Investigators Changing Tactics To Catch Drug Dealers

Nearly $40,000 worth of Marijuana, 32 pounds in all, is off the streets tonight and so is the man accused of trying to sell it.

The Hancock County Narcotics Task Force arrested 57-year-old Charles Lieurance Tuesday after they say he attempted to sell the pot to an undercover narcotics agent.

"His vehicle was broke down. He had it repaired and he was fixing to leave Waveland in route to Florida and ran across a potential buyer for the marijuana," Assistant Task Force Director Bubba Malley said.

That buyer turned out to be an undercover narcotics agent.

"We made a little interception there. His bad luck, our good luck."

Good luck because it's becoming more difficult for narcotics agents to make what they call "buy busts."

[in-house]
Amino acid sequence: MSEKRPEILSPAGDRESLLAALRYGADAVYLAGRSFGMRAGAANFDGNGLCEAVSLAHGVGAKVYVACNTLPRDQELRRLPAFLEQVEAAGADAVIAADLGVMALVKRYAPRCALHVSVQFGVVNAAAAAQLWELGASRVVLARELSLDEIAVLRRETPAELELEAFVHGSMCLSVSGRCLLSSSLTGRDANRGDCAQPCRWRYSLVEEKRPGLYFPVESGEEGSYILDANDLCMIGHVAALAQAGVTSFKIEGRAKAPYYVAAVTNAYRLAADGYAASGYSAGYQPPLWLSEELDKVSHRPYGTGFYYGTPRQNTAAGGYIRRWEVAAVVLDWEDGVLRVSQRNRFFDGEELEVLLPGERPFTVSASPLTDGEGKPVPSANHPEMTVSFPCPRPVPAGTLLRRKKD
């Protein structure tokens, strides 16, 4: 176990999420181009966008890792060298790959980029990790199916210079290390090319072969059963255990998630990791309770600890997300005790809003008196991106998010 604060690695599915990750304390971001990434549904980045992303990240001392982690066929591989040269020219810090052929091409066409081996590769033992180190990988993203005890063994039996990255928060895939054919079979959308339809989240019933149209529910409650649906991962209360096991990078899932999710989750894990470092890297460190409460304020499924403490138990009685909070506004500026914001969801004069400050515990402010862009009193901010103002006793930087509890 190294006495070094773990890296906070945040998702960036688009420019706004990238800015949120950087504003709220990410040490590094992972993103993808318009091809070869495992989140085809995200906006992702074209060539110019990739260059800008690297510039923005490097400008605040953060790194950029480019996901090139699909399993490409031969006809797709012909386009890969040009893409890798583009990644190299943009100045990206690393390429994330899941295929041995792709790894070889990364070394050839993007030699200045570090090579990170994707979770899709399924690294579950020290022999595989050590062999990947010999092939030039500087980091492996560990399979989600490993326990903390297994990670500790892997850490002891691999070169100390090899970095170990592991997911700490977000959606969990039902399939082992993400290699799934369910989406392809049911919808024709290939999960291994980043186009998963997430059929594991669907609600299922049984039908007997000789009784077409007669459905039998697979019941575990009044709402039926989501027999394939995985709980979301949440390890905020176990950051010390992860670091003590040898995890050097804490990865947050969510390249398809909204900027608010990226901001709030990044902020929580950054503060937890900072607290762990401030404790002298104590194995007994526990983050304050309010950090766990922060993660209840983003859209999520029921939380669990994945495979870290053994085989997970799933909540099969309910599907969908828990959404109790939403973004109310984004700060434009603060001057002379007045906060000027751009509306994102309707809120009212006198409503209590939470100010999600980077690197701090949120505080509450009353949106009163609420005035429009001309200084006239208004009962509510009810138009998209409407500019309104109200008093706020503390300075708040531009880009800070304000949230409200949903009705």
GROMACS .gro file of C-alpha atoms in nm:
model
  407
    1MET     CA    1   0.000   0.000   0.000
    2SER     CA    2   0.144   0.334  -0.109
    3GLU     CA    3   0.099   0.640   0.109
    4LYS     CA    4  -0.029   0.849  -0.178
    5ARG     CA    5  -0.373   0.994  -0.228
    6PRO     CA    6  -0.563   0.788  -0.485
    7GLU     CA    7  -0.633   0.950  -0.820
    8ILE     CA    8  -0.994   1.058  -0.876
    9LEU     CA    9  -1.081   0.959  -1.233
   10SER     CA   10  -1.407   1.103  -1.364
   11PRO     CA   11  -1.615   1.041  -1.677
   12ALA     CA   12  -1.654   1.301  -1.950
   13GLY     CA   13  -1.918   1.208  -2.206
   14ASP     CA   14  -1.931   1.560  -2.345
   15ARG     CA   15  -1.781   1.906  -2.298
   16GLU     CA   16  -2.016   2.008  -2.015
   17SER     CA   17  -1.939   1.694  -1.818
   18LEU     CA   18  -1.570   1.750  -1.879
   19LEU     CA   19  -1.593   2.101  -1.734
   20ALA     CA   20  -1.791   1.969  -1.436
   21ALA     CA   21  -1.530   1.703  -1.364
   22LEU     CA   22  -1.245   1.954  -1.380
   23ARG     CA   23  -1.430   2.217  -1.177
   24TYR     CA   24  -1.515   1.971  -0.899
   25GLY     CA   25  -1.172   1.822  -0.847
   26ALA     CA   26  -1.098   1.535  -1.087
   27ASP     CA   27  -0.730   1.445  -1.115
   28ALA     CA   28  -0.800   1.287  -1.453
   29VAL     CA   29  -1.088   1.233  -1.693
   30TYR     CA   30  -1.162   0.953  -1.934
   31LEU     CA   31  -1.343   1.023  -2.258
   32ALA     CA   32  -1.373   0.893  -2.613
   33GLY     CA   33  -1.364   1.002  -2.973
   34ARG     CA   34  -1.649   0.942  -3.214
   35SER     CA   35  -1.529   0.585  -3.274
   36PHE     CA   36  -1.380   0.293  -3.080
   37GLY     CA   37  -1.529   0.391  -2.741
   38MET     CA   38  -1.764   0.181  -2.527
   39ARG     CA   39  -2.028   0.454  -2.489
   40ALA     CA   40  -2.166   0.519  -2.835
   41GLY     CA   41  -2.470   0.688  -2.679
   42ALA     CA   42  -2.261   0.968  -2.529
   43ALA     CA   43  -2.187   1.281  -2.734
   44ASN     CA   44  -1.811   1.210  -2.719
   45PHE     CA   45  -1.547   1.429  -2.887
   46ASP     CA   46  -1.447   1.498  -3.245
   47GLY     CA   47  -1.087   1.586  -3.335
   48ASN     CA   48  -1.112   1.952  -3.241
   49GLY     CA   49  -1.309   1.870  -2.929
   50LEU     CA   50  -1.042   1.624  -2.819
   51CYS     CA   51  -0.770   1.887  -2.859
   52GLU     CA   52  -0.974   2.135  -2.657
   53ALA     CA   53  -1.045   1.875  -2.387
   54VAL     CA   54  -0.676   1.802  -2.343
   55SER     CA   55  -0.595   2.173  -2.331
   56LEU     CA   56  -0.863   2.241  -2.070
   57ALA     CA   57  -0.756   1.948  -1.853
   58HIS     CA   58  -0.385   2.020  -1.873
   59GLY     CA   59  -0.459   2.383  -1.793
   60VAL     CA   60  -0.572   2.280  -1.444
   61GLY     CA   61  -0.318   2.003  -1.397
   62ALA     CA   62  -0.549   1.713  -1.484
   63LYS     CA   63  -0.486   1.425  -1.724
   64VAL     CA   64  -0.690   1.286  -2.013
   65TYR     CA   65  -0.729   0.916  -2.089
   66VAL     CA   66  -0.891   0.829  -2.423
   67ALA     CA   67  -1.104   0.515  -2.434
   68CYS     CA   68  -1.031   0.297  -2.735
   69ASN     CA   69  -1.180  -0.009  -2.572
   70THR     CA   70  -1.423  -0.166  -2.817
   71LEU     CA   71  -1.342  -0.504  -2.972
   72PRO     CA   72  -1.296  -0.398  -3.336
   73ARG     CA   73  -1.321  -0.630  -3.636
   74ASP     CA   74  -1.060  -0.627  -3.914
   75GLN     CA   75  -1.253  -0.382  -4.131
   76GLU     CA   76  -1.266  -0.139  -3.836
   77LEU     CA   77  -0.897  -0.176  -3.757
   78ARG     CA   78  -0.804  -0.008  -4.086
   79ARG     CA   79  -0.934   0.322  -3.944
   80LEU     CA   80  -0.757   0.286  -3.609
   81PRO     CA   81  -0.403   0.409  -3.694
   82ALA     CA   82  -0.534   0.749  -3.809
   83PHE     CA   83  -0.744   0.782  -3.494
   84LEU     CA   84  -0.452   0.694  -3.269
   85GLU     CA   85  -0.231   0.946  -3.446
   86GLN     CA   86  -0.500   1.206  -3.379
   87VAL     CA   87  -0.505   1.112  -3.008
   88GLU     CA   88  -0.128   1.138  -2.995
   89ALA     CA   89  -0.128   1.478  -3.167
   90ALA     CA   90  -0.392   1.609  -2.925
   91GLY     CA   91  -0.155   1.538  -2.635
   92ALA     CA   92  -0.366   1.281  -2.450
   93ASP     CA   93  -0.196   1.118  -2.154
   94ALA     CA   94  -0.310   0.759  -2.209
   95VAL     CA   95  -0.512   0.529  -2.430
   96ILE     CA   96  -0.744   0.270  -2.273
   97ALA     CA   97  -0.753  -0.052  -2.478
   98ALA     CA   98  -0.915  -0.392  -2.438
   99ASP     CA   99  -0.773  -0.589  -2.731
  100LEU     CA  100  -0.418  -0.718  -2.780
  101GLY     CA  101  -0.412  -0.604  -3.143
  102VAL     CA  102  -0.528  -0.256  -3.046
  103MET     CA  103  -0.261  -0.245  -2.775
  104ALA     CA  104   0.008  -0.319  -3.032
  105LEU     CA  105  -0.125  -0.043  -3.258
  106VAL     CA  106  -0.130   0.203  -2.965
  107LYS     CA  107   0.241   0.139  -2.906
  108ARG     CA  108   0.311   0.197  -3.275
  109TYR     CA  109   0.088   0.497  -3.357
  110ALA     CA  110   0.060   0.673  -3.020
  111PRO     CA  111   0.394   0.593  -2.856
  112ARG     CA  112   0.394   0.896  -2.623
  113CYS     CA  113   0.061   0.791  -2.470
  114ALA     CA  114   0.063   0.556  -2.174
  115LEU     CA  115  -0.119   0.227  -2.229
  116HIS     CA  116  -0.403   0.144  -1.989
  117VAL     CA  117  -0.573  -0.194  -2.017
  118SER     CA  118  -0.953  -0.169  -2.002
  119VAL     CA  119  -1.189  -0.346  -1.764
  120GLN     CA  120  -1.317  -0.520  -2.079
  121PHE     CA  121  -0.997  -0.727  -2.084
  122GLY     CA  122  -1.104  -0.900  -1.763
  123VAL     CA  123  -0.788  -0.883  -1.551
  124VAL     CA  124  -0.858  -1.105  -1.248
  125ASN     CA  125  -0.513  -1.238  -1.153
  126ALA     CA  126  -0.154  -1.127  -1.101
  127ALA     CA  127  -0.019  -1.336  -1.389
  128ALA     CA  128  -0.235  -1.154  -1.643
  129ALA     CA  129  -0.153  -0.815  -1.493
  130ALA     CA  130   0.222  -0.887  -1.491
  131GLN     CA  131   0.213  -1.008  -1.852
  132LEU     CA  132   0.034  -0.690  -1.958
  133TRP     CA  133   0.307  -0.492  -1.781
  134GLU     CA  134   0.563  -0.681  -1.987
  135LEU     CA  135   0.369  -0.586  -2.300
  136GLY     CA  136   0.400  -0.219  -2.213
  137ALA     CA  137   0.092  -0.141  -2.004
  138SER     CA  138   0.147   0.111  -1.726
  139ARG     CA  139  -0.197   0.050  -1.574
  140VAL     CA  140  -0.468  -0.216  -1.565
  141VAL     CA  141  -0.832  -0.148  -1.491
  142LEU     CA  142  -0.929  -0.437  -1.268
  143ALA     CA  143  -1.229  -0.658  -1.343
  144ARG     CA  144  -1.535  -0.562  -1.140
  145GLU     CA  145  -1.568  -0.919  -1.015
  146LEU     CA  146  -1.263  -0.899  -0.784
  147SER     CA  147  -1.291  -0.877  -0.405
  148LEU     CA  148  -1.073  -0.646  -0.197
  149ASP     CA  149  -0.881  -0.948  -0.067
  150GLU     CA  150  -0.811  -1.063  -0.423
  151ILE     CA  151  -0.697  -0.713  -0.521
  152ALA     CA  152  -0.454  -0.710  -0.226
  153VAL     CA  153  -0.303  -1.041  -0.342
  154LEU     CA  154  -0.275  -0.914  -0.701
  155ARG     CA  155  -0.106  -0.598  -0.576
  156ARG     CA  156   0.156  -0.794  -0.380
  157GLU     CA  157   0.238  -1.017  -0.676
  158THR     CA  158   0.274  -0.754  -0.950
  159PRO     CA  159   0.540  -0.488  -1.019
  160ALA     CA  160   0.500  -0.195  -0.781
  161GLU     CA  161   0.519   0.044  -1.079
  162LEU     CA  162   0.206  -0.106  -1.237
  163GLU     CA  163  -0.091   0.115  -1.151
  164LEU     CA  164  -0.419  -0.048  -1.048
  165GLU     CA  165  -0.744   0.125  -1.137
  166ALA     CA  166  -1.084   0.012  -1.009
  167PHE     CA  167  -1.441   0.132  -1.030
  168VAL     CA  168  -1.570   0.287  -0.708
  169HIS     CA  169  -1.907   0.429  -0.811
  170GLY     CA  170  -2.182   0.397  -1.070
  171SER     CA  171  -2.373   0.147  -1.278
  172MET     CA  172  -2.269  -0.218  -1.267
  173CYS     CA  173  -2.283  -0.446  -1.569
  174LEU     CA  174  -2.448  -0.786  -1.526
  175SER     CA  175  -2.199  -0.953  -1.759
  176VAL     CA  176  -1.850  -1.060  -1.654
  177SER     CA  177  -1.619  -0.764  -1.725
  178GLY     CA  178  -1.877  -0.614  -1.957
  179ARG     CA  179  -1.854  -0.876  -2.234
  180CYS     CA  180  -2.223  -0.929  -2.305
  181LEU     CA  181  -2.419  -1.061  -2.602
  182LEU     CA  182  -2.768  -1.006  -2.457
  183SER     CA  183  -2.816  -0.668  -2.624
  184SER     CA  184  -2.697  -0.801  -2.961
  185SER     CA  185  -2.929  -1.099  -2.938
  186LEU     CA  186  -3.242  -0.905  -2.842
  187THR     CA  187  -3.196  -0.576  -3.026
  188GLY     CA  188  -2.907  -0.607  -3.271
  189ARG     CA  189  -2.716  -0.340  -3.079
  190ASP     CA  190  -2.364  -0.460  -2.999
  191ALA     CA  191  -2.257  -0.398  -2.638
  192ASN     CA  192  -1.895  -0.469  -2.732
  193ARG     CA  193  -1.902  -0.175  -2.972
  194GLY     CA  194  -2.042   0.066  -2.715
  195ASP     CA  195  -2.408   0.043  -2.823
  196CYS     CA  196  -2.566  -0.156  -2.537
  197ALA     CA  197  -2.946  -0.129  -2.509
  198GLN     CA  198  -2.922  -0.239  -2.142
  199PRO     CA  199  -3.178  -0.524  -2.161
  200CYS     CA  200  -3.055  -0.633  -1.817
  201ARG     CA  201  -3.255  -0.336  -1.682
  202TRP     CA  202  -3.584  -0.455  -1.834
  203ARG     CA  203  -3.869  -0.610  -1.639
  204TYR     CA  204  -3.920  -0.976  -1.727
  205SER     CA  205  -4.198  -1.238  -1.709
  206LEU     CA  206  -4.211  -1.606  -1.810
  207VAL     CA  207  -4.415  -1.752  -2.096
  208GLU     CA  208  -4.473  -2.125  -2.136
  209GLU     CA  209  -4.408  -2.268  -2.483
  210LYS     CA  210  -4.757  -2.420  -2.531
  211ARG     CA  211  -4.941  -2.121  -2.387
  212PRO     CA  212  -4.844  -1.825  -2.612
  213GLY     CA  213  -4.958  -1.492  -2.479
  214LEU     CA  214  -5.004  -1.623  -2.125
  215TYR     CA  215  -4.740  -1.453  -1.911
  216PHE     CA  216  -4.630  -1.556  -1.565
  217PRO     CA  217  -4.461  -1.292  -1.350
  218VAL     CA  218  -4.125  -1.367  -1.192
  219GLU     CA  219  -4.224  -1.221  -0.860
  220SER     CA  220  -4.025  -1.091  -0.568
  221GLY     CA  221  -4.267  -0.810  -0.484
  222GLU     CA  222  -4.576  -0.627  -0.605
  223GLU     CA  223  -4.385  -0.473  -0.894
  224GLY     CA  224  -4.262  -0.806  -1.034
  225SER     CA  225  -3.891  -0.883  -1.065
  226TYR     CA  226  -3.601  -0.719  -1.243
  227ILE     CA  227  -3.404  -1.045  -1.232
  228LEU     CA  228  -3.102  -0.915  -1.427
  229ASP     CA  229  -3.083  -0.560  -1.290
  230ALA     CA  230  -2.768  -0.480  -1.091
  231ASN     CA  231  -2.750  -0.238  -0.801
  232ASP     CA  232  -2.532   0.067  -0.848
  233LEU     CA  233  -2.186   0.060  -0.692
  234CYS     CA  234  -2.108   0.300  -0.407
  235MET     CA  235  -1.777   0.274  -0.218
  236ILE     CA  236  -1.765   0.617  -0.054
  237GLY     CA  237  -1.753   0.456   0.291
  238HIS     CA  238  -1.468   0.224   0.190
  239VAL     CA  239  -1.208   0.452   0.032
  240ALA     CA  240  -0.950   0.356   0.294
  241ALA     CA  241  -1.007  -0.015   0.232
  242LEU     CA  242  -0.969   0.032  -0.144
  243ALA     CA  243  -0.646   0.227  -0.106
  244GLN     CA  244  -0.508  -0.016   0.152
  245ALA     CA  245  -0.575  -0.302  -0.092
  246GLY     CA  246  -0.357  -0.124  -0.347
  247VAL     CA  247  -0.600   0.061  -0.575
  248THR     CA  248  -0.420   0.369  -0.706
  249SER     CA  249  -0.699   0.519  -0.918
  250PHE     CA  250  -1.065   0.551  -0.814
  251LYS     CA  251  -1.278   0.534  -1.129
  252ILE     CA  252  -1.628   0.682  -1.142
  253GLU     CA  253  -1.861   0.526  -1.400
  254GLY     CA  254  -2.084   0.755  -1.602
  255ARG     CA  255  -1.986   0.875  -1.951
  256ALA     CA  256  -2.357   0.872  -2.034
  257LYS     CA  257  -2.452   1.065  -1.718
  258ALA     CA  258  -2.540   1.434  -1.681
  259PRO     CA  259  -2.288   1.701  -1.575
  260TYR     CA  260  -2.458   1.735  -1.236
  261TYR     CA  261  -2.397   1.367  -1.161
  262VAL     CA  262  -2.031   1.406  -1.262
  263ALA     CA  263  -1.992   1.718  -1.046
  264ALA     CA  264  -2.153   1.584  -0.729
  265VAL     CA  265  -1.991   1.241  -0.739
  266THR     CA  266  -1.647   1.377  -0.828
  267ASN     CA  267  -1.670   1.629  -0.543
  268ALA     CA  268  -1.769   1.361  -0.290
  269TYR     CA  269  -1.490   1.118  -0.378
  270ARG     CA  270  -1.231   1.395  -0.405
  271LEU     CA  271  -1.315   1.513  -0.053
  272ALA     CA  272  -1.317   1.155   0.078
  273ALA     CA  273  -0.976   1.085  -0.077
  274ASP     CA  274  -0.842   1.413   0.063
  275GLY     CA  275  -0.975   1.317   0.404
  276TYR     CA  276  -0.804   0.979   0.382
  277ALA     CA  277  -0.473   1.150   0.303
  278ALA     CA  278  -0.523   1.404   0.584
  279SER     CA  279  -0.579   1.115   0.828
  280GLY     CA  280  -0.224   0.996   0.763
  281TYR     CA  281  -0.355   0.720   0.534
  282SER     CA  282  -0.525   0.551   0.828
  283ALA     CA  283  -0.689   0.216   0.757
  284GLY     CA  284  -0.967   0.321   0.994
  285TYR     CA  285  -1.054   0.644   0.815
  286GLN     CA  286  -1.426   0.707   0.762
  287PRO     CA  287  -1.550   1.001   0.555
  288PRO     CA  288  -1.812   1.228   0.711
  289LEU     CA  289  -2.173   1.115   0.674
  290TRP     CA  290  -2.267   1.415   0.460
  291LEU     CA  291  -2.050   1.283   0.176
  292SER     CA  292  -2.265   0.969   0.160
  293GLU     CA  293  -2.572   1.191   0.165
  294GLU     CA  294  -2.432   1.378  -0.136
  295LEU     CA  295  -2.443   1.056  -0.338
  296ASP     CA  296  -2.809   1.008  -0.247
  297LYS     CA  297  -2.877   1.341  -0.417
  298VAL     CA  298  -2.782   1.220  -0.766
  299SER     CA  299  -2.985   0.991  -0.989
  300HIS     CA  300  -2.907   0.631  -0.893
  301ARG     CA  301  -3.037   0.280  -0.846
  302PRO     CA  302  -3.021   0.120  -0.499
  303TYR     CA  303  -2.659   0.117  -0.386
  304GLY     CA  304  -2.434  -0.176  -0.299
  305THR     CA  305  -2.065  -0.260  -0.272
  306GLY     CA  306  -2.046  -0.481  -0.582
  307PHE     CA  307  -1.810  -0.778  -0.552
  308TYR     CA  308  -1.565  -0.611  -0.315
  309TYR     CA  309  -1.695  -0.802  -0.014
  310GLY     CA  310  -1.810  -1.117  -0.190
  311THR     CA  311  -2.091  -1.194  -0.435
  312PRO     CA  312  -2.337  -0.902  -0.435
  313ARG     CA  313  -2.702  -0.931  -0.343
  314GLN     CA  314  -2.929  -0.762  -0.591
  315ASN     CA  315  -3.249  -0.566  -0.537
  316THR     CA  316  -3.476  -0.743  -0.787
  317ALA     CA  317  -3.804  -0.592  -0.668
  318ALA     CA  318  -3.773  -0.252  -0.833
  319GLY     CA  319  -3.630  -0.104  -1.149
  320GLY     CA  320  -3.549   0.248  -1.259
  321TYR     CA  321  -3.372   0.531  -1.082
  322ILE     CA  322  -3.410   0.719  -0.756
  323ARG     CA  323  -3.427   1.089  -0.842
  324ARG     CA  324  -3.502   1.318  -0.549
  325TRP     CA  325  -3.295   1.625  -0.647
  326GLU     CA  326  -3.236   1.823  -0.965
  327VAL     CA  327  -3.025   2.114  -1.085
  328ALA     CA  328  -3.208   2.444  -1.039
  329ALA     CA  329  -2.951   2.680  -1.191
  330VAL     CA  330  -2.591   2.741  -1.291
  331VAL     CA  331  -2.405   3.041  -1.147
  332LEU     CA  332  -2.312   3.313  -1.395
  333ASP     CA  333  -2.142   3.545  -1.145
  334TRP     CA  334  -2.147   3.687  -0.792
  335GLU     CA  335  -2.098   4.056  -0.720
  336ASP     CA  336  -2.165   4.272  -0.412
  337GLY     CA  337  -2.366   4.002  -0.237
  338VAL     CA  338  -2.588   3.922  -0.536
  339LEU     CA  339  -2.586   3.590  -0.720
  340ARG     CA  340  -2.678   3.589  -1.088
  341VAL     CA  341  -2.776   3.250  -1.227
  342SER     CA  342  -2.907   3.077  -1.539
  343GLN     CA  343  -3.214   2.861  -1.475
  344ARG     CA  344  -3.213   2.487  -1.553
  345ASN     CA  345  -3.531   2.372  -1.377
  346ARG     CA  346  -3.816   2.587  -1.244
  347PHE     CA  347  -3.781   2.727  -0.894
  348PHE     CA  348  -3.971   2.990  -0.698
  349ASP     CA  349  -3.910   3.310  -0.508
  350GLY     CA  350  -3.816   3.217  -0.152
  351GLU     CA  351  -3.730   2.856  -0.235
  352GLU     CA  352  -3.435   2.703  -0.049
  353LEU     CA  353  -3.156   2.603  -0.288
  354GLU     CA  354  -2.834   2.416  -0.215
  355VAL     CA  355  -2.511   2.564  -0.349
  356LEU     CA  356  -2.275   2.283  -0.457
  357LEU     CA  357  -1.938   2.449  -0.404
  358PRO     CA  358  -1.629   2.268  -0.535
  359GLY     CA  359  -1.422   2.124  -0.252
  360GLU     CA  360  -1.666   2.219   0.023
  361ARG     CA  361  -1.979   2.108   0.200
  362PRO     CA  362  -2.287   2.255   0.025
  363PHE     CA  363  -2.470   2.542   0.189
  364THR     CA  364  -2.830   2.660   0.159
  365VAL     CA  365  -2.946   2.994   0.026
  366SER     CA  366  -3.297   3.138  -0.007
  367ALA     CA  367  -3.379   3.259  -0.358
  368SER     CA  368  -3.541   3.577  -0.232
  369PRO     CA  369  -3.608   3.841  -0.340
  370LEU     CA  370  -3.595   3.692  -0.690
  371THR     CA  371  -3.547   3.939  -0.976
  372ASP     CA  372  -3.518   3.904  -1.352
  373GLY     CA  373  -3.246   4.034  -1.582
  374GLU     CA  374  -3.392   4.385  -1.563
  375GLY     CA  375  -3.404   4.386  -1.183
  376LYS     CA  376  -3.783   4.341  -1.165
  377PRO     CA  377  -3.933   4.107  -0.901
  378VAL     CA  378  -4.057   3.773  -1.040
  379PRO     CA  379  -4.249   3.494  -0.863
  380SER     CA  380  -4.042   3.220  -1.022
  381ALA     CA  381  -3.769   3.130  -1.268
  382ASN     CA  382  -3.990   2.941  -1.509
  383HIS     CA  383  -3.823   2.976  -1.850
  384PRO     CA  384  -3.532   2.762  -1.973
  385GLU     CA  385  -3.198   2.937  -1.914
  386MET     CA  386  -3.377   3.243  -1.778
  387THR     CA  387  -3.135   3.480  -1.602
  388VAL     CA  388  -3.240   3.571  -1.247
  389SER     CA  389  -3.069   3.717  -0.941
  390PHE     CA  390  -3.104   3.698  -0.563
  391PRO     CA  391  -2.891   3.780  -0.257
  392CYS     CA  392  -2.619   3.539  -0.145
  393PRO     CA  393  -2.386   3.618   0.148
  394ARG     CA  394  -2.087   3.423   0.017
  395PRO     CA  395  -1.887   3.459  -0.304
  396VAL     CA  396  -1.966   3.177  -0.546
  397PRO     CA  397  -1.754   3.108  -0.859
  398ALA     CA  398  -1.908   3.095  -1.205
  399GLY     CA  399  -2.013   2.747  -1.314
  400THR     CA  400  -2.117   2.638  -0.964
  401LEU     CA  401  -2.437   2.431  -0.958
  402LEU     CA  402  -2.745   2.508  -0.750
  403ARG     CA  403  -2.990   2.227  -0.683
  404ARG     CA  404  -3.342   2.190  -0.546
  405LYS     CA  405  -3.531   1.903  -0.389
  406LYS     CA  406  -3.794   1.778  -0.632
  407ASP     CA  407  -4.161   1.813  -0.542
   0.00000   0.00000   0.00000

"The suspects are getting harder to infiltrate. They're being more cautious. They don't know who to trust."

Task Force Director Matt Karl echoed his words.

"It's just a little harder for us to put things together, but we're going to do it."

Karl says drug pushers and makers have become more sophisticated and more cautious of who they deal with. As a result, he says, it sometimes takes longer to get on the inside of a dealer's operation.

"Sometimes it takes 24 hours, sometimes a year and a half to get somebody in there to infiltrate these people, or for us to get enough probable cause to run a search warrant. We've got to change our tactics. They change theirs, we change ours. We get the job done one way or another."

"Last year at this time, we had 72 cases. This year we have 77, so it's working."

The task force ended up with 140 drug cases last year. Karl says topping that number will mean working smarter and harder.

As for Charles Lieurance, he is being held in the Hancock County Jail under a $150,000 bond. If convicted he could face up to 30 years behind bars.

by Al Showers